VOL. 127 | NO. 34 | Monday, February 20, 2012
Redistricting Up for Second Reading
By Bill Dries
Shelby County Commissioners will see Monday, Feb. 20, if there is still a seven-vote majority on the body to pass a new set of district lines and a new commission structure on the second of three readings.
The plan that would convert the commission from a 13-member body of five districts to a set of 13 single-member districts is the third attempt by the commission since late last year to complete its once-a-decade redistricting process.
The process was supposed to be completed at year’s end. It is the subject of a pending Chancery Court lawsuit filed by commissioners Walter Bailey, Mike Ritz and Terry Roland.
The district lines of the commission and other local, state and federal legislative bodies are redrawn once every 10 years to reflect population changes and shifts in the U.S. Census.
The commission meets at 1:30 p.m. at the Vasco Smith Administration Building, 160 N. Main St.
The single-member district plan passed two weeks ago on first reading. Passage of any plan on third reading requires a nine-vote, two-thirds majority.
The commission also votes Monday on an option agreement between Illinois Central Railroad Co. and the Memphis and Shelby County Port Commission on 800 acres of land in Frank C. Pidgeon Industrial Park. It is a 10-year option at $12,000 an acre to develop a Memphis Logistics Park announced last year by executives of Canadian National Railway Co., the parent company of Illinois Central. CN already has an option on 77 acres of land in the area.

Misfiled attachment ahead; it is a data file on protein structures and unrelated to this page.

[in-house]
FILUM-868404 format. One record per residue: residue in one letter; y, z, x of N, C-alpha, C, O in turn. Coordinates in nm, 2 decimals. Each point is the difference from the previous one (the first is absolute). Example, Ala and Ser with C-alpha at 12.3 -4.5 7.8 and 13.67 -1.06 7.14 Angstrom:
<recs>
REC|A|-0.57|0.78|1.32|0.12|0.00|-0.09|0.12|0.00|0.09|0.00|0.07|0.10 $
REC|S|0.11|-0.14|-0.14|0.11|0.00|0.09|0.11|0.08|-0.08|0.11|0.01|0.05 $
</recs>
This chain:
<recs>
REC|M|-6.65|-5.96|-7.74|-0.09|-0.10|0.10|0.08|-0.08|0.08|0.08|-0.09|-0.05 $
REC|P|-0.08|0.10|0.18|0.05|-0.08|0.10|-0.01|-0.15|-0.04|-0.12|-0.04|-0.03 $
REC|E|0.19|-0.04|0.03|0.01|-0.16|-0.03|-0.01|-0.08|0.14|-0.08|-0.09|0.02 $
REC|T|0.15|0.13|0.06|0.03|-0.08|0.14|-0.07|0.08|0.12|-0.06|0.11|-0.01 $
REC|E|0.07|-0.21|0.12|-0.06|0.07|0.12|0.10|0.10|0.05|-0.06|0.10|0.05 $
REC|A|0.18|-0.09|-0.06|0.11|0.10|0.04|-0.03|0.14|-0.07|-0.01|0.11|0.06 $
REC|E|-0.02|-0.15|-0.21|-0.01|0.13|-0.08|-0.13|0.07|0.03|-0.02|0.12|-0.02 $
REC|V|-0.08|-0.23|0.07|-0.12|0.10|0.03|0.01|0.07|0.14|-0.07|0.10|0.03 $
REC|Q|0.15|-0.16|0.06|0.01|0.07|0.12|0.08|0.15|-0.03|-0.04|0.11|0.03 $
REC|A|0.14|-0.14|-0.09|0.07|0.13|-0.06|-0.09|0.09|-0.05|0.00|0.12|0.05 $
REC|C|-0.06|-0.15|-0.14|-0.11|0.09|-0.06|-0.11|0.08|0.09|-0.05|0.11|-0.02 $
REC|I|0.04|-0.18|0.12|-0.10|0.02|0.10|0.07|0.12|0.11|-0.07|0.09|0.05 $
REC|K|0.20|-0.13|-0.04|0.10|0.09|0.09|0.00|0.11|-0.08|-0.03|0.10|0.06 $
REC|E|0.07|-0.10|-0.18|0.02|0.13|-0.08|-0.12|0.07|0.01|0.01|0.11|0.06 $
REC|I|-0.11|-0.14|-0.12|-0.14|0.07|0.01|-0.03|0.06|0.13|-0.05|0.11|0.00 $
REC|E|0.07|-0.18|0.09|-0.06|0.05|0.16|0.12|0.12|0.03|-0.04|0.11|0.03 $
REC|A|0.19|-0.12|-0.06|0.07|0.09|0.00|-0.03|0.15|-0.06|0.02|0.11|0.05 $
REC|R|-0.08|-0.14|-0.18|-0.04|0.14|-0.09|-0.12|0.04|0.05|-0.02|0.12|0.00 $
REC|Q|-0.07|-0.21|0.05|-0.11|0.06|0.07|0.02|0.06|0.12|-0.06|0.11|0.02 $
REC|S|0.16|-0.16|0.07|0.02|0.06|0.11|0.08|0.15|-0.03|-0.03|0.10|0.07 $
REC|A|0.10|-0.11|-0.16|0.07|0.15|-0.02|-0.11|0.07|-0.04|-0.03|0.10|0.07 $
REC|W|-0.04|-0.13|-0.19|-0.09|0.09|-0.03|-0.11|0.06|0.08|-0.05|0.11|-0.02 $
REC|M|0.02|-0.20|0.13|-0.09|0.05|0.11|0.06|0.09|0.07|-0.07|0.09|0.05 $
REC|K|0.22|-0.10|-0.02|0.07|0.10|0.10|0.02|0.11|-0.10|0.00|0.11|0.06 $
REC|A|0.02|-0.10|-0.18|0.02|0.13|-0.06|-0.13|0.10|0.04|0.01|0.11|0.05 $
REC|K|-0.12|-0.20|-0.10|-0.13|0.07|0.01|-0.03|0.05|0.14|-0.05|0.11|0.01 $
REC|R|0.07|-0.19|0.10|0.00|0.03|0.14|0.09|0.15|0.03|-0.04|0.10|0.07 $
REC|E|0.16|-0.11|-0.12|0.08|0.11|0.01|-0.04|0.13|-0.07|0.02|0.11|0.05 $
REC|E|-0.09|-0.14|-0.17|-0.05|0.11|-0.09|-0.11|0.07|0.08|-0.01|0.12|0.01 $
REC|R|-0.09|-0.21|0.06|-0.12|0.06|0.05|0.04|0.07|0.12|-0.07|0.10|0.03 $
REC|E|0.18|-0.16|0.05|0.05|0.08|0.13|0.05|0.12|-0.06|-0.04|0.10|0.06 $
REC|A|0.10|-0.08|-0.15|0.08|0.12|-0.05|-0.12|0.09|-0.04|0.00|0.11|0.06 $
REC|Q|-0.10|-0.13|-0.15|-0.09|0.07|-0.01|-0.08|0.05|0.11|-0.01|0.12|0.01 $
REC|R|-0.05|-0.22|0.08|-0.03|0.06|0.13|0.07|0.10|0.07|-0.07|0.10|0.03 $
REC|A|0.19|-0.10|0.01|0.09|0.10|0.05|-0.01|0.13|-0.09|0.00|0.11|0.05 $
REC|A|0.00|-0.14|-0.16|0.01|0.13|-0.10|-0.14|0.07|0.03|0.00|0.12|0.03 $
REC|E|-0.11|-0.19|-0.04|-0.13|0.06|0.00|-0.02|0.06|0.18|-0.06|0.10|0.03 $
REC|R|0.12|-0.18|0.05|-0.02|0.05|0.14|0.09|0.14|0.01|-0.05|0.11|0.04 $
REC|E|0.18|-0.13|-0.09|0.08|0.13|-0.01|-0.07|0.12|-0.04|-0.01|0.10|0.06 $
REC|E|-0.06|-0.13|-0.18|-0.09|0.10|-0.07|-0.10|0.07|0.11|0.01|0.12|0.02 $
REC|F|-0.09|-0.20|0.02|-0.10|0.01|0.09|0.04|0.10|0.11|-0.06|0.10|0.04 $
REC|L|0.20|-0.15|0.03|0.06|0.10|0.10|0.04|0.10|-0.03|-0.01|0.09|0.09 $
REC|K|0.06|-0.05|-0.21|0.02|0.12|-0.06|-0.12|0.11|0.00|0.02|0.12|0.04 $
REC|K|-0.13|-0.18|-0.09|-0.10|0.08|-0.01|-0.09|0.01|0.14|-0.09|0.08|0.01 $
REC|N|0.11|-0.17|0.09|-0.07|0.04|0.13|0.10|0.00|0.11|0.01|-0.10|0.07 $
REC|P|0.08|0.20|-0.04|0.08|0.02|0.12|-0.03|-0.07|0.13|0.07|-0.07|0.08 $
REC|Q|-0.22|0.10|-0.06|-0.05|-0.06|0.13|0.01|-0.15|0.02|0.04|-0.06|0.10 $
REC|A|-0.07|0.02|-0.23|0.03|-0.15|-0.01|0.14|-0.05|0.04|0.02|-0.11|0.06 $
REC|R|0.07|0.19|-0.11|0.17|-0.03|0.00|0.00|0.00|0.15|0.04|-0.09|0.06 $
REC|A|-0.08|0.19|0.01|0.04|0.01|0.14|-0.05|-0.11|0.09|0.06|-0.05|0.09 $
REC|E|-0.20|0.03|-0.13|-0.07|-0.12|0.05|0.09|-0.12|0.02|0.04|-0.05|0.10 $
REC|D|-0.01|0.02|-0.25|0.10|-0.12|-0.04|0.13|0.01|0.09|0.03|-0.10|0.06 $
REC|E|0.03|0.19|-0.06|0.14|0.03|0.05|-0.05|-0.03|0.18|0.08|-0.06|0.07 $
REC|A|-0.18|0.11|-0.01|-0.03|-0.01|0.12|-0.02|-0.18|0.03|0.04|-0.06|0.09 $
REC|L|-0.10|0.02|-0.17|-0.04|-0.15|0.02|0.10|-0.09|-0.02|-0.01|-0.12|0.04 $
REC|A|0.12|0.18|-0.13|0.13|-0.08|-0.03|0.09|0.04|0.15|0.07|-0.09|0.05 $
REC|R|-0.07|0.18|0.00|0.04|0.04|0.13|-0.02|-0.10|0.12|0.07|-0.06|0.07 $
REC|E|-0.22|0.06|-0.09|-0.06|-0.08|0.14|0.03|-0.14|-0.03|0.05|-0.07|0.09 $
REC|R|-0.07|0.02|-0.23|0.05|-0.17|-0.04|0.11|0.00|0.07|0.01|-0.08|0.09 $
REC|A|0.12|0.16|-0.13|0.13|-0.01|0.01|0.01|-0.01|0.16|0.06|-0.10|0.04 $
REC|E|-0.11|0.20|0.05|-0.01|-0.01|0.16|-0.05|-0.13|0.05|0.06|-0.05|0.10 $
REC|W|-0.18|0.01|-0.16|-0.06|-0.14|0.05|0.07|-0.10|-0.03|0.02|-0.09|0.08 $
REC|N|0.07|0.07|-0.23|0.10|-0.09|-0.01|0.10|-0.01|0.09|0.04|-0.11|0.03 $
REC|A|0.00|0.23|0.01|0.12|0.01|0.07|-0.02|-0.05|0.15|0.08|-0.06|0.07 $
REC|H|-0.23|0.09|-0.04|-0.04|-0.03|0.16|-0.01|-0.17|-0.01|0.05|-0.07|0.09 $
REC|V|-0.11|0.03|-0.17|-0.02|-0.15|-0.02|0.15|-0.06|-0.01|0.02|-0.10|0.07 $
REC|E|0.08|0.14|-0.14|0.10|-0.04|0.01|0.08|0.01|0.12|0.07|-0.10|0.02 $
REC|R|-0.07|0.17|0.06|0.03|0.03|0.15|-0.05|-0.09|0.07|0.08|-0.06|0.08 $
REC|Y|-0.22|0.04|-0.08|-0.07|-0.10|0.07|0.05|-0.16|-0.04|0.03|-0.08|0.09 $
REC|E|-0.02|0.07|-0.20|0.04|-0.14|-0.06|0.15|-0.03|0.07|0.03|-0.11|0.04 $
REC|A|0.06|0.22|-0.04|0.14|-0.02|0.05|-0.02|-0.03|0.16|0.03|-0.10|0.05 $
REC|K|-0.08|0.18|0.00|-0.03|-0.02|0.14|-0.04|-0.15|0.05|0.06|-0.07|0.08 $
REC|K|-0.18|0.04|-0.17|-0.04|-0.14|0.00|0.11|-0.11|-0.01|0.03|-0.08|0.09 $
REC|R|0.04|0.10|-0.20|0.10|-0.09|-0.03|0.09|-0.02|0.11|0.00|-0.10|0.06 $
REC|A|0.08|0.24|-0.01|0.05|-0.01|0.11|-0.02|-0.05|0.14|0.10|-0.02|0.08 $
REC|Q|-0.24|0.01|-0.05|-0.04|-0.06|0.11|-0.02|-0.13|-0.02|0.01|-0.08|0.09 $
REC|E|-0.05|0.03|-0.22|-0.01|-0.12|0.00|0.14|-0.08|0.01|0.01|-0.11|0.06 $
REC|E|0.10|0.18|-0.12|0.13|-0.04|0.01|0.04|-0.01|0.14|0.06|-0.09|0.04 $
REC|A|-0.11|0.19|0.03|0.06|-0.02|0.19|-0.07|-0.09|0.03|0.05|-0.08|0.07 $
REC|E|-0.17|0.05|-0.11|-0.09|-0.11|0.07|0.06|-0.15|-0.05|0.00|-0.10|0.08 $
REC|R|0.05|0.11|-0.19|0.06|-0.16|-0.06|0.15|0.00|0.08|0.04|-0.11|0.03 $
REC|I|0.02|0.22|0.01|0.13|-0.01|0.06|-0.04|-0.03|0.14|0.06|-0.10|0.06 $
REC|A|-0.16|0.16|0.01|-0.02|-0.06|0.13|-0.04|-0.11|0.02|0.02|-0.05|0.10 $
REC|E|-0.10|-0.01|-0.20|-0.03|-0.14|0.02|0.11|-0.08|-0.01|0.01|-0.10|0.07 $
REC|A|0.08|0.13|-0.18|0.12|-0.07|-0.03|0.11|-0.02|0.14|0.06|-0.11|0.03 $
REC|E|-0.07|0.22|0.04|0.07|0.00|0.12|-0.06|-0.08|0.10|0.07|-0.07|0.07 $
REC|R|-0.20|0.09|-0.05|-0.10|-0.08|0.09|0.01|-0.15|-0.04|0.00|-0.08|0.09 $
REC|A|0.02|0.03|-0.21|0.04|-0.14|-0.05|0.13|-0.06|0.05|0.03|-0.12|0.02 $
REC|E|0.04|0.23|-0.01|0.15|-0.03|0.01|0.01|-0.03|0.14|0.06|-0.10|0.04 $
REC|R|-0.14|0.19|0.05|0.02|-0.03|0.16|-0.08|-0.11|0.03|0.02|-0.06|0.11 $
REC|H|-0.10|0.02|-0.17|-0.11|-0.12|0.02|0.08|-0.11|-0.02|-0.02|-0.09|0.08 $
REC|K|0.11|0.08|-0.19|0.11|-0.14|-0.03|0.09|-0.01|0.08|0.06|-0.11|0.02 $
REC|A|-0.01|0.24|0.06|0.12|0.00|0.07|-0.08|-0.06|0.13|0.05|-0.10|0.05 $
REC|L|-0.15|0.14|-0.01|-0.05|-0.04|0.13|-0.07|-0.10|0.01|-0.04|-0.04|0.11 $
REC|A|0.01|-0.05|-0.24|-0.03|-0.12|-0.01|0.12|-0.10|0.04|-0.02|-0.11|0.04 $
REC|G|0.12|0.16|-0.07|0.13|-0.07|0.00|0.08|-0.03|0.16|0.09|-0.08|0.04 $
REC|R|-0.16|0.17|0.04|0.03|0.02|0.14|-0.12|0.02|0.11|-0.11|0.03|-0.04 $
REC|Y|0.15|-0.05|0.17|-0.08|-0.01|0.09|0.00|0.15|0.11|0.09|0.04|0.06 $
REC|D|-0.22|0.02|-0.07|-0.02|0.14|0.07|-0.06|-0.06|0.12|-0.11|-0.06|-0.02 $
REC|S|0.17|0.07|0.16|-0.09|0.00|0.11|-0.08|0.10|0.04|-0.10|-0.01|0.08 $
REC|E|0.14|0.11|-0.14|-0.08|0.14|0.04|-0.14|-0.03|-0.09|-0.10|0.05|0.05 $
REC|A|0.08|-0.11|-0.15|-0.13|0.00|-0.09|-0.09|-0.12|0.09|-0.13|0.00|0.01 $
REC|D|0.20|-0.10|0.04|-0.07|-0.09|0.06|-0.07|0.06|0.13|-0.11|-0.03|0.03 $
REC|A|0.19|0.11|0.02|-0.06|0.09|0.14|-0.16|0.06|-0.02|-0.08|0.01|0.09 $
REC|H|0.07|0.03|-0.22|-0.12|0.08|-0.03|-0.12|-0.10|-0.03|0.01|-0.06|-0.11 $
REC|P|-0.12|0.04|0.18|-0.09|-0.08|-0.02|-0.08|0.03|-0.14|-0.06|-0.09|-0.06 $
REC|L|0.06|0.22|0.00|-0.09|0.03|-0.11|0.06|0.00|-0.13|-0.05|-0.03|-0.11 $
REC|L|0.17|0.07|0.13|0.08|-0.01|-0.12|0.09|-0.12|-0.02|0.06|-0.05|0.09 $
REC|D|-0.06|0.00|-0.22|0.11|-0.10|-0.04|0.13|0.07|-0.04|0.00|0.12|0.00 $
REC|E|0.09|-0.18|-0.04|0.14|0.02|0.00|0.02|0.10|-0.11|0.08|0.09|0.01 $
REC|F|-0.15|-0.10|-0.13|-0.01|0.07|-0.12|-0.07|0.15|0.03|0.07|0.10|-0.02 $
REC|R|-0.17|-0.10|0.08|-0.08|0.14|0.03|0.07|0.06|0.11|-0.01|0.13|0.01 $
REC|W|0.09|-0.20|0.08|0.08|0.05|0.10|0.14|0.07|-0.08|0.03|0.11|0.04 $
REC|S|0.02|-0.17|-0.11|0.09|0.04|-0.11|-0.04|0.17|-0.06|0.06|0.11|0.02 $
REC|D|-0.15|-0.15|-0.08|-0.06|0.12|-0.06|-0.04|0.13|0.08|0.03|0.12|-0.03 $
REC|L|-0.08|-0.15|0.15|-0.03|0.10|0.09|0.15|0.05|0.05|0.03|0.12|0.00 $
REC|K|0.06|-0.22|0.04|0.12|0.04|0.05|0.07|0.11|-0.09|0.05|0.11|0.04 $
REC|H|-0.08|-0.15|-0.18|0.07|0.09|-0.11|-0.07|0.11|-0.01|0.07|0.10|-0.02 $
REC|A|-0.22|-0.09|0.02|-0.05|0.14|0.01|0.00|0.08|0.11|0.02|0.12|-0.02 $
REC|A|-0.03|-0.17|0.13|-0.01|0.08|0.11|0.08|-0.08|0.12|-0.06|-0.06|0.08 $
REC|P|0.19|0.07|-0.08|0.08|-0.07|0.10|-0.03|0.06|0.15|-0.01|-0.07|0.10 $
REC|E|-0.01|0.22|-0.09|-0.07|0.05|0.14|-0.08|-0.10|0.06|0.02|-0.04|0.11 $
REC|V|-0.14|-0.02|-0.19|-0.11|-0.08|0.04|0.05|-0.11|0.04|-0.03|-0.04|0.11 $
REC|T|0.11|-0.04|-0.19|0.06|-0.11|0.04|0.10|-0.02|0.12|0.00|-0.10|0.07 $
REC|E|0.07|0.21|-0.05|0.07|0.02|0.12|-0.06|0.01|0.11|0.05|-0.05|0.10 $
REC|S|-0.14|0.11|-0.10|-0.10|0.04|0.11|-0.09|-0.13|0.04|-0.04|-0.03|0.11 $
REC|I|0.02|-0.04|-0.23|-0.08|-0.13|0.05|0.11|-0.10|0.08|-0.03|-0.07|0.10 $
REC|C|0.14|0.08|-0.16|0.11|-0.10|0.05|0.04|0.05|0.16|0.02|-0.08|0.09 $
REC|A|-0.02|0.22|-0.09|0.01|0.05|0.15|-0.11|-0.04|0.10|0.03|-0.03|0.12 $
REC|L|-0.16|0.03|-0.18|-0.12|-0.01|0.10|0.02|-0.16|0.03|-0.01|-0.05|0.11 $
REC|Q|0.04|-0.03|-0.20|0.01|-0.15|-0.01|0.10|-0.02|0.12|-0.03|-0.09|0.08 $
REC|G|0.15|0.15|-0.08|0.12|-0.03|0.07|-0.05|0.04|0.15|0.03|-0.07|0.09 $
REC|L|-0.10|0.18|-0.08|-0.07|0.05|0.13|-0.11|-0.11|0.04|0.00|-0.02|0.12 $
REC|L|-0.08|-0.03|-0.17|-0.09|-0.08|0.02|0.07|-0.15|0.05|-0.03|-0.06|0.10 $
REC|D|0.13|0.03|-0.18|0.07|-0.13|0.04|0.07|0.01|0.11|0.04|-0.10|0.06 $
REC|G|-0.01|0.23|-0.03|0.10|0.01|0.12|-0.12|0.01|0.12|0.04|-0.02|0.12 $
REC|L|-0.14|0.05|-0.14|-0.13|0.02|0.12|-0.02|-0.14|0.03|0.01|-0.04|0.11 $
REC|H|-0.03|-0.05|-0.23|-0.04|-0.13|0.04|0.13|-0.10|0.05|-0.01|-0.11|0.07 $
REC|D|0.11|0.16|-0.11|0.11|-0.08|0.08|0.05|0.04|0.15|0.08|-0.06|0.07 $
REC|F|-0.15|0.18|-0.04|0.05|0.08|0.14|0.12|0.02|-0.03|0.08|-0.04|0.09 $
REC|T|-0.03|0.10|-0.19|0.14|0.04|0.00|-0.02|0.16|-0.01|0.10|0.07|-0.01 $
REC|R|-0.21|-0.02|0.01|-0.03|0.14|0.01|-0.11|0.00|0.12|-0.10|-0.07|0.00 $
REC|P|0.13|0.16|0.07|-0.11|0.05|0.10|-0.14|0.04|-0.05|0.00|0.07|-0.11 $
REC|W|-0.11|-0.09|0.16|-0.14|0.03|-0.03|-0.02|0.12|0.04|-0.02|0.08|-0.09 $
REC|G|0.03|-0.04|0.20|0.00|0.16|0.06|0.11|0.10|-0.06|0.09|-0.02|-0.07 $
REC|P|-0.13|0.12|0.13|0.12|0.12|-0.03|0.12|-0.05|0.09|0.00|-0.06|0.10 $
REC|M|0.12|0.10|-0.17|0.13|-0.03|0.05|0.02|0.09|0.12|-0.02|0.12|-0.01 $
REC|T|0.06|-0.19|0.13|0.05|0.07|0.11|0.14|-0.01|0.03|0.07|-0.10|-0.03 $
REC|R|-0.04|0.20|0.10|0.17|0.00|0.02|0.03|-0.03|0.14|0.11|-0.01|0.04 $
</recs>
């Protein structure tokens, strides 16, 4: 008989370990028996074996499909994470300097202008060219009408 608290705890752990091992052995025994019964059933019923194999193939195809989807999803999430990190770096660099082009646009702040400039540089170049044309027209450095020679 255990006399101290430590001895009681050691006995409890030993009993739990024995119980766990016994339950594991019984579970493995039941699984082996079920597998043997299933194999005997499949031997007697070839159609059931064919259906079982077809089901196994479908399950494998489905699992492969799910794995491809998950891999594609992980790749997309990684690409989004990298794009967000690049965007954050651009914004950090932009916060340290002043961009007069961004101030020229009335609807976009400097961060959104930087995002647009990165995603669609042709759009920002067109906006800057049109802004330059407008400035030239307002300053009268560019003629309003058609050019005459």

More than 80 percent of the infrastructure cost is to be paid for by CN with an estimated economic impact of $250 million in buildings, according to the Greater Memphis Chamber.
Also on the agenda are two ordinances up for the first of three readings that reflect Shelby County government’s exit from two high profile public facilities in Downtown’s north end.
The first ordinance would do away with the Memphis and Shelby County Convention Center Commission. The other would do away with the Memphis and Shelby County Public Building Authority governing The Pyramid.
The county sold its share in the ownership of both facilities in 2011 to the city of Memphis.
The Pyramid is now undergoing demolition work under a city contract to remove its seating bowl and all traces of its original life as an arena starting with its opening in late 1991. After the city demolition work is done, Bass Pro Shops will begin the conversion of the structure to a super store for the outdoors retailer along with other attractions.